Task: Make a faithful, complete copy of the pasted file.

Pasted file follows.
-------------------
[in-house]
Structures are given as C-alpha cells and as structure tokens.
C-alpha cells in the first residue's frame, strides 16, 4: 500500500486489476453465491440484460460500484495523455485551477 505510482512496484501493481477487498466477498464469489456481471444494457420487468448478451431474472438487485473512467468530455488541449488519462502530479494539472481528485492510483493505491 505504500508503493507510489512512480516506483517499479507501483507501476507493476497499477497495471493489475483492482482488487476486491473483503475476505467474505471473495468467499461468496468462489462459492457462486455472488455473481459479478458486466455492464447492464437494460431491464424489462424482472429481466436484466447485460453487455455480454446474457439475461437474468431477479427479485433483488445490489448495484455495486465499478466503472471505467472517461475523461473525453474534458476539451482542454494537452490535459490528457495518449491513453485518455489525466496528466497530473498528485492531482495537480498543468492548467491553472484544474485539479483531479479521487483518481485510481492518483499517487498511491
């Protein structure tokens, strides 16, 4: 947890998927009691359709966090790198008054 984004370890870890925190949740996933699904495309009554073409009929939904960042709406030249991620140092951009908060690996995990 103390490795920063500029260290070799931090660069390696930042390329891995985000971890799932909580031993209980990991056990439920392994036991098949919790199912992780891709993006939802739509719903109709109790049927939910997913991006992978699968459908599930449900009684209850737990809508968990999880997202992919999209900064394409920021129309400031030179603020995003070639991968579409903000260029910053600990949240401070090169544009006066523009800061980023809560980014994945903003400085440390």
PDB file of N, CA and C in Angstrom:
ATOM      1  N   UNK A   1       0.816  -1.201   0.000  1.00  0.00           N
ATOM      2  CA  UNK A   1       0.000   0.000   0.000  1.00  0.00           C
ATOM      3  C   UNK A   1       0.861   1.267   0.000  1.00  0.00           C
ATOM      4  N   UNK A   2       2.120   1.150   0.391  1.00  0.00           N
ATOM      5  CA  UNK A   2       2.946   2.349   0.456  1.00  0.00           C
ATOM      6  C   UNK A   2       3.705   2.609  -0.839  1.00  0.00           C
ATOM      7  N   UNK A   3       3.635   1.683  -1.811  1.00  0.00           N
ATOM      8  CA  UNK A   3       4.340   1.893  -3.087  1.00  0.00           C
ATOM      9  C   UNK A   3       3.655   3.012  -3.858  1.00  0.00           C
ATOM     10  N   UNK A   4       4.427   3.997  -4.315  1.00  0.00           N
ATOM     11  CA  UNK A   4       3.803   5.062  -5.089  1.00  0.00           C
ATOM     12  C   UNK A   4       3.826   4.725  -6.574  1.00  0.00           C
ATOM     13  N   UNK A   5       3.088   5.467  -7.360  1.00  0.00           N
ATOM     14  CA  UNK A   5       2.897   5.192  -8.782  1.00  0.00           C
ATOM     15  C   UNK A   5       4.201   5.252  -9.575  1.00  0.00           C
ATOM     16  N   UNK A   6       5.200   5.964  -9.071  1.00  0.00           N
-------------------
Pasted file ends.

[in-house]
Structures are given as C-alpha cells and as structure tokens.
C-alpha cells in the first residue's frame, strides 16, 4: 500500500486489476453465491440484460460500484495523455485551477 505510482512496484501493481477487498466477498464469489456481471444494457420487468448478451431474472438487485473512467468530455488541449488519462502530479494539472481528485492510483493505491 505504500508503493507510489512512480516506483517499479507501483507501476507493476497499477497495471493489475483492482482488487476486491473483503475476505467474505471473495468467499461468496468462489462459492457462486455472488455473481459479478458486466455492464447492464437494460431491464424489462424482472429481466436484466447485460453487455455480454446474457439475461437474468431477479427479485433483488445490489448495484455495486465499478466503472471505467472517461475523461473525453474534458476539451482542454494537452490535459490528457495518449491513453485518455489525466496528466497530473498528485492531482495537480498543468492548467491553472484544474485539479483531479479521487483518481485510481492518483499517487498511491
């Protein structure tokens, strides 16, 4: 947890998927009691359709966090790198008054 984004370890870890925190949740996933699904495309009554073409009929939904960042709406030249991620140092951009908060690996995990 103390490795920063500029260290070799931090660069390696930042390329891995985000971890799932909580031993209980990991056990439920392994036991098949919790199912992780891709993006939802739509719903109709109790049927939910997913991006992978699968459908599930449900009684209850737990809508968990999880997202992919999209900064394409920021129309400031030179603020995003070639991968579409903000260029910053600990949240401070090169544009006066523009800061980023809560980014994945903003400085440390």
PDB file of N, CA and C in Angstrom:
ATOM      1  N   UNK A   1       0.816  -1.201   0.000  1.00  0.00           N
ATOM      2  CA  UNK A   1       0.000   0.000   0.000  1.00  0.00           C
ATOM      3  C   UNK A   1       0.861   1.267   0.000  1.00  0.00           C
ATOM      4  N   UNK A   2       2.120   1.150   0.391  1.00  0.00           N
ATOM      5  CA  UNK A   2       2.946   2.349   0.456  1.00  0.00           C
ATOM      6  C   UNK A   2       3.705   2.609  -0.839  1.00  0.00           C
ATOM      7  N   UNK A   3       3.635   1.683  -1.811  1.00  0.00           N
ATOM      8  CA  UNK A   3       4.340   1.893  -3.087  1.00  0.00           C
ATOM      9  C   UNK A   3       3.655   3.012  -3.858  1.00  0.00           C
ATOM     10  N   UNK A   4       4.427   3.997  -4.315  1.00  0.00           N
ATOM     11  CA  UNK A   4       3.803   5.062  -5.089  1.00  0.00           C
ATOM     12  C   UNK A   4       3.826   4.725  -6.574  1.00  0.00           C
ATOM     13  N   UNK A   5       3.088   5.467  -7.360  1.00  0.00           N
ATOM     14  CA  UNK A   5       2.897   5.192  -8.782  1.00  0.00           C
ATOM     15  C   UNK A   5       4.201   5.252  -9.575  1.00  0.00           C
ATOM     16  N   UNK A   6       5.200   5.964  -9.071  1.00  0.00           N